The serious events that overtook QF2 before it landed safely at Bangkok on Monday found a weakness in the management of Qantas rather than the design of the Boeing 747-400 which had 360 passengers and crew onboard.
Water leaking from a galley seeped into the one place in the jet where the power from generators in each engine is fed into the main electrical supply and shorted it.
It is now known that the flight was dispatched from London with electrical “issues” because passengers have said they were told about them before and after push-back.
Water was seen seeping through the cabin during that flight. And in recent weeks, other Qantas flights. Claims have been made that flight crews on recent occasions have been pressured to depart with known drainage issues.
QF2 touched down using emergency back up batteries in an incident without precedent on the databases for 38 years of commercial service by more than 1300 Boeing 747s.
The pilots are now claimed to have noted and dealt with degraded control surface responses while ground staff had to manually depressurise the cabin in order to open the doors because of insufficient power.
It is abundantly clear that this incident would have resulted in a ditching at sea rather than a landing at Bangkok had it occurred less than an hour sooner. The gravity of the incident cannot be ignored or downplayed.
The independent and intermittently courageous incident investigator, the ATSB, and the laissez-faire safety regulator CASA are dealing with the physical issues.
But they may go further. Why was the cause of the leak not discovered or fixed during extensive maintenance carried out late last year at Avalon (not Sydney as we reported yesterday)? Did the person who signed out the work carry out his or her responsibilities? Was the work done by properly trained people under adequate supervision?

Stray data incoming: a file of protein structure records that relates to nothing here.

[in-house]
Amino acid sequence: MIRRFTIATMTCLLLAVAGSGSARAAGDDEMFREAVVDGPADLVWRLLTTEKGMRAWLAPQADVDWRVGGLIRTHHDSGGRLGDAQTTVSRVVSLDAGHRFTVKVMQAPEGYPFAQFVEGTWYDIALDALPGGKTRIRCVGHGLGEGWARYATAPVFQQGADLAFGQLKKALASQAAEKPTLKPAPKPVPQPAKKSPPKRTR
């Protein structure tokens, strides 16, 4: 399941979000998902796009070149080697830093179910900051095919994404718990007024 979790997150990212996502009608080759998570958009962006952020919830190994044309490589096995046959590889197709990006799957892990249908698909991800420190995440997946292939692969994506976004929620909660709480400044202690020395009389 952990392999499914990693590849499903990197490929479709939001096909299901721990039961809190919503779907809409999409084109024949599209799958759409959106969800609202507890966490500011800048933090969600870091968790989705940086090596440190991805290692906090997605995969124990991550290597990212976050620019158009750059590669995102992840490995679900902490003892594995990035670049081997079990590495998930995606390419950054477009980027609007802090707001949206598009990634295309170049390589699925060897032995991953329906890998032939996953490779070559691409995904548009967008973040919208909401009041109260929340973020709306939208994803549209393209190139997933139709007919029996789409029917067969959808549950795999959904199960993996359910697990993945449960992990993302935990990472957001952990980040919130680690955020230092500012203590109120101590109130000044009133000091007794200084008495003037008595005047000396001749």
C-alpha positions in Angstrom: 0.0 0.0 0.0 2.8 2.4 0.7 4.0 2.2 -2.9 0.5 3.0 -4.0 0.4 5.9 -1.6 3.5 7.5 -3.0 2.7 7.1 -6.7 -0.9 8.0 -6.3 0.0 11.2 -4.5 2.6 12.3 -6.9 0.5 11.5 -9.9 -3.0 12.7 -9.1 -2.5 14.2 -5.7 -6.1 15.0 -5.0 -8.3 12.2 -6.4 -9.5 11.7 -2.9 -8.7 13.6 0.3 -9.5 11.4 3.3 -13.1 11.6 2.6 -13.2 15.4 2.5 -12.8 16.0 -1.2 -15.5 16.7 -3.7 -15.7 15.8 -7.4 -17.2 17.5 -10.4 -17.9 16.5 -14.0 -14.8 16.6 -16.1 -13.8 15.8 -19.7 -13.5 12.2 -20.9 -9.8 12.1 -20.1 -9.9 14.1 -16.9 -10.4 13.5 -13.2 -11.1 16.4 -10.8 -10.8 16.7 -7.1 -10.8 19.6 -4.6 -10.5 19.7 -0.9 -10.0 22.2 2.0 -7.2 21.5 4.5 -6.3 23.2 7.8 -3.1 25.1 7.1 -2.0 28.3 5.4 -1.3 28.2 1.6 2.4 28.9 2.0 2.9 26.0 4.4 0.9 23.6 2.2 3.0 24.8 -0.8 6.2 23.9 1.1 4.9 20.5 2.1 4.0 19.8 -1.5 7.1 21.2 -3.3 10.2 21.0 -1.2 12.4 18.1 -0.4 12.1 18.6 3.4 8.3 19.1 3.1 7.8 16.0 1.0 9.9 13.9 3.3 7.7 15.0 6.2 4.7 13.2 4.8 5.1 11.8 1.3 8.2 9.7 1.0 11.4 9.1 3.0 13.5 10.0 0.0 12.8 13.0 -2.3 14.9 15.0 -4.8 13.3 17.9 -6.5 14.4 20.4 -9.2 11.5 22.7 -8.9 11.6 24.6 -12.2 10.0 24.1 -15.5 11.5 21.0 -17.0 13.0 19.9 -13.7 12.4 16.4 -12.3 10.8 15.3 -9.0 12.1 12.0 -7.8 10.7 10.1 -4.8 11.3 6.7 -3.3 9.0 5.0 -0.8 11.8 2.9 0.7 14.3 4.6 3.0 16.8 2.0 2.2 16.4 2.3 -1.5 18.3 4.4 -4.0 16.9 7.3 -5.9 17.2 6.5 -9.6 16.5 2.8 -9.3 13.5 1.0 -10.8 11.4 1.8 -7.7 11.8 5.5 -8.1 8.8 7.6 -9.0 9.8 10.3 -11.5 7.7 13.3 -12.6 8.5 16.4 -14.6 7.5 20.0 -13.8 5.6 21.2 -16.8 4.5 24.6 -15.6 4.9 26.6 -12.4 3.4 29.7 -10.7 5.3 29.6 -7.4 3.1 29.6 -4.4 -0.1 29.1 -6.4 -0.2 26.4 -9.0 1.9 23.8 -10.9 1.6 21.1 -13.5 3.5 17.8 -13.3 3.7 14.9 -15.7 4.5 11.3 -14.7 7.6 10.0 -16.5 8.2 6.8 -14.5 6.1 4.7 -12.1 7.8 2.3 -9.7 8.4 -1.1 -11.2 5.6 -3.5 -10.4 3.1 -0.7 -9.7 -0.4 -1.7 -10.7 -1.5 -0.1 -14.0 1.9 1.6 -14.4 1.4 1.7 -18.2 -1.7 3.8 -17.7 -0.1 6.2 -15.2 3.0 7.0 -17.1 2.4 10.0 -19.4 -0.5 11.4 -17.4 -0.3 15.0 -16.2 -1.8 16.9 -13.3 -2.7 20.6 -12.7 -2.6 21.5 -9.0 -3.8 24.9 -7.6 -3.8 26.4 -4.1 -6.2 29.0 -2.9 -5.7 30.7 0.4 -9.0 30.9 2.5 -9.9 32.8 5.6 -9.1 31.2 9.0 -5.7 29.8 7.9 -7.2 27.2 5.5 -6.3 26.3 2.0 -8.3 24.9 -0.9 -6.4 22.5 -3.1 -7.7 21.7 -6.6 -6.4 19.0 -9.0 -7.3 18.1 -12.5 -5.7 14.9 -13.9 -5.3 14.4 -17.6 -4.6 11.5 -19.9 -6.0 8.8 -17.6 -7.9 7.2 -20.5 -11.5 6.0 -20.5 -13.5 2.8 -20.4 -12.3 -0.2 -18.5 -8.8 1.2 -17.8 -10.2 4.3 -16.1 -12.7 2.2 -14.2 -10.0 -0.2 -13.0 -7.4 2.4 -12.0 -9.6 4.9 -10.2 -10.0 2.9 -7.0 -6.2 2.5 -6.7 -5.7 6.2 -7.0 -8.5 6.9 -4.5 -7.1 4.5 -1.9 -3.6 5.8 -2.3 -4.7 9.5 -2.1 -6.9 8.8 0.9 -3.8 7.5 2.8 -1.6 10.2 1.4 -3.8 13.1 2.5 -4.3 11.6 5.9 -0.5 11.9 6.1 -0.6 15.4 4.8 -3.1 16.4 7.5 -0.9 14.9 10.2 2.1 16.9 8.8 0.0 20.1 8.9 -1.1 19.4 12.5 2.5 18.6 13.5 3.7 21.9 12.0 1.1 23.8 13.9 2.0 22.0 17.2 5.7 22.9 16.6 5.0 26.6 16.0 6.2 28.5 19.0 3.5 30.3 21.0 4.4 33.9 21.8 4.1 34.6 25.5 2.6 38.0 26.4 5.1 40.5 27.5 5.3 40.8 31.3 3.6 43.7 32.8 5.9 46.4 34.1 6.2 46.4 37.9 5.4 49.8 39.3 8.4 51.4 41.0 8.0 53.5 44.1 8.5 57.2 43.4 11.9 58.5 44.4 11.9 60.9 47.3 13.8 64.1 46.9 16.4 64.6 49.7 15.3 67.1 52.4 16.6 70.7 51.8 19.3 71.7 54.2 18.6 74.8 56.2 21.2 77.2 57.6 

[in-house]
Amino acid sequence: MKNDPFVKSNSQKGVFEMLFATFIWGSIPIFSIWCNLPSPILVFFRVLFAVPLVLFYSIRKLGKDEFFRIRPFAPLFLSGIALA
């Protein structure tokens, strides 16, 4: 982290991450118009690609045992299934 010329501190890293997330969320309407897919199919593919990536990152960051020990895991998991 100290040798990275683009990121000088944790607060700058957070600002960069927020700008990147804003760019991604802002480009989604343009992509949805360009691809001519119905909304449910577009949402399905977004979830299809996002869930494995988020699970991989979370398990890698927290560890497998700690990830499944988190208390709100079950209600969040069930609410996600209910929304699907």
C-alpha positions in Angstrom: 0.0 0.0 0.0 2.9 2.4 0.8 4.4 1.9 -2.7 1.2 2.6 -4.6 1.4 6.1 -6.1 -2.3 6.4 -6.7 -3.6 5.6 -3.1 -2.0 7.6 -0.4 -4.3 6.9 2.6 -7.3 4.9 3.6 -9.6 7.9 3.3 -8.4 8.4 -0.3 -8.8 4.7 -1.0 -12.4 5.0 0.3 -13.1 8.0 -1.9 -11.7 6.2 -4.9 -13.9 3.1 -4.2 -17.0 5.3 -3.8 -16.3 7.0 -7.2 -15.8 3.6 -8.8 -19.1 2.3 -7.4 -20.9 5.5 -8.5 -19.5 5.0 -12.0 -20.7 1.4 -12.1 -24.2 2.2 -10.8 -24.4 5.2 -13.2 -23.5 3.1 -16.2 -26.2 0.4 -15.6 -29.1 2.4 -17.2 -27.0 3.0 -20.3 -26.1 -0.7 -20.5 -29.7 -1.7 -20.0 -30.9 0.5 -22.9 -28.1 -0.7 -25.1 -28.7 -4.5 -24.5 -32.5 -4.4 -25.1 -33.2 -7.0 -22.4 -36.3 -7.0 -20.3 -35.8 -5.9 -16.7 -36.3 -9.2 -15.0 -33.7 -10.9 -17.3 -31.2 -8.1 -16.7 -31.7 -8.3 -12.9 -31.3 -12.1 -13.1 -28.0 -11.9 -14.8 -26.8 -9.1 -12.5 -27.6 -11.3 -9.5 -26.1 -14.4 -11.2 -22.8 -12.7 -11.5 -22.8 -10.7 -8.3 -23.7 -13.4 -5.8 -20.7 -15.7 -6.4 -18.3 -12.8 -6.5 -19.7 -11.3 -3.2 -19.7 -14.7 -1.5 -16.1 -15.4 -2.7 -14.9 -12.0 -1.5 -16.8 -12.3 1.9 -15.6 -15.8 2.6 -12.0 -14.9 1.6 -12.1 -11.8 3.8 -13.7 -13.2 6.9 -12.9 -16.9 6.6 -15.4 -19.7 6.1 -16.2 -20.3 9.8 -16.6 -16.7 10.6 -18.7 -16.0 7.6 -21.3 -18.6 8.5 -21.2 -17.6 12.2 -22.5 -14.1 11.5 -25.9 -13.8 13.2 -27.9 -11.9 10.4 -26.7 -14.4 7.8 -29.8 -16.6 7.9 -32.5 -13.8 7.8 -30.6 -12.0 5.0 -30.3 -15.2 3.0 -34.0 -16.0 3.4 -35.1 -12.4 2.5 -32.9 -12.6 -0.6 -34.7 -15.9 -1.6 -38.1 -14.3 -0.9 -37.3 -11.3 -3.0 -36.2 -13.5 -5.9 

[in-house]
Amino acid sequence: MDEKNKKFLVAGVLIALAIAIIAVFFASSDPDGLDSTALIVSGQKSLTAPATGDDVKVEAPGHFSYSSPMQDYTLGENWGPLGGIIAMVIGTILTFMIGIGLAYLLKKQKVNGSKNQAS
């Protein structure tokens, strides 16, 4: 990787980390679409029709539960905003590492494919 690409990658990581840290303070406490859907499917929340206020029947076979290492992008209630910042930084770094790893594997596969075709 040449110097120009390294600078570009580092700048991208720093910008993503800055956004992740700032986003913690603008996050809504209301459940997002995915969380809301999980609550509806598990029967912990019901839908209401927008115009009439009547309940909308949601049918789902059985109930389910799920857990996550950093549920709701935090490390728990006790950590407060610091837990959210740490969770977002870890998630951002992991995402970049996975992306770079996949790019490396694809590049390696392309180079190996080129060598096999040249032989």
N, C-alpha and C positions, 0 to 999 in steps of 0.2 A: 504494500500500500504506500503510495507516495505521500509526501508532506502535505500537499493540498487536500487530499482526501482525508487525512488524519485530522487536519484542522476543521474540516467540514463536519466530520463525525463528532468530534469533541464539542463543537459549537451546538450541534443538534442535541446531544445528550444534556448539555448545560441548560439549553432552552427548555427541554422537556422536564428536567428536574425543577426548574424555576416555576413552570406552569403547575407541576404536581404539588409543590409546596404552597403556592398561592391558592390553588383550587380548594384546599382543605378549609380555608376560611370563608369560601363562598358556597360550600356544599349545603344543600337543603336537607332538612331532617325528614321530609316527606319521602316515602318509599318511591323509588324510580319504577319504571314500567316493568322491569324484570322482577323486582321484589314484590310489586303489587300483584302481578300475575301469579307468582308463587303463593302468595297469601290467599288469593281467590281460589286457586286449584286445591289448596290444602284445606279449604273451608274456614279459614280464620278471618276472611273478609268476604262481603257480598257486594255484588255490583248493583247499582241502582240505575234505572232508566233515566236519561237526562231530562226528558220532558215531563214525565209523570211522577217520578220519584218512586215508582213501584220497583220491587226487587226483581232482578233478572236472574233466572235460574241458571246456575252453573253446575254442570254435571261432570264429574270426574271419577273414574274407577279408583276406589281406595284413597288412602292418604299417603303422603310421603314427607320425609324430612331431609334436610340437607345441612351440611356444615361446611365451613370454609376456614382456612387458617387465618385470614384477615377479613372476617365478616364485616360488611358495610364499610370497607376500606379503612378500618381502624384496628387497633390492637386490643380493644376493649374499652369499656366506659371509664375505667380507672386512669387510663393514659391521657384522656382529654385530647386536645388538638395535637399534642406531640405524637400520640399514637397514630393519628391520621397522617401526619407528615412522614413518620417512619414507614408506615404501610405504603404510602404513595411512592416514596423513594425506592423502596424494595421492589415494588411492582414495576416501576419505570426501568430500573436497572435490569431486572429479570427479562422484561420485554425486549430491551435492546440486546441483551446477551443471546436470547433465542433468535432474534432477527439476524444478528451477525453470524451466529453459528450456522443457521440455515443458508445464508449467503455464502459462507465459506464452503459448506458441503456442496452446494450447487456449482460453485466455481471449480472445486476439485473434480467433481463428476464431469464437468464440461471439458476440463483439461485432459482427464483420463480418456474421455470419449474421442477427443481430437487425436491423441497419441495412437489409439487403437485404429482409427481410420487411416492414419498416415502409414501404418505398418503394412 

Does the bonus driven cost cutting culture of Qantas pay more than token service to safety outcomes, or is it all dollars, dollars, dollars? If everything is in fact totally perfect with a carrier that can’t even put the right gas in its emergency oxygen packs, why do these and other screw ups keep coming thick and fast?
QF2 is a huge warning about problems that need to be fixed.
Yet Qantas is a very big success story. It has created more jobs than it has culled since it was listed in 1995, and this year alone will probably pay more in taxes than it ever cost taxpayers in losses under post-war government ownership up to privatisation 15 years ago.
Despite, or perhaps because of, open slather competition policies, it holds two thirds of the domestic market and one third of the international trade without the advantages of minimal finance or taxation costs that assist its key competitors.
It is a tremendous achievement. And it can all be snuffed out in a moment by greed, or stupidity, which inevitably, and in aviation law, leads to the actions or inactions of management, and the regulators who are charged with enforcing safety standards.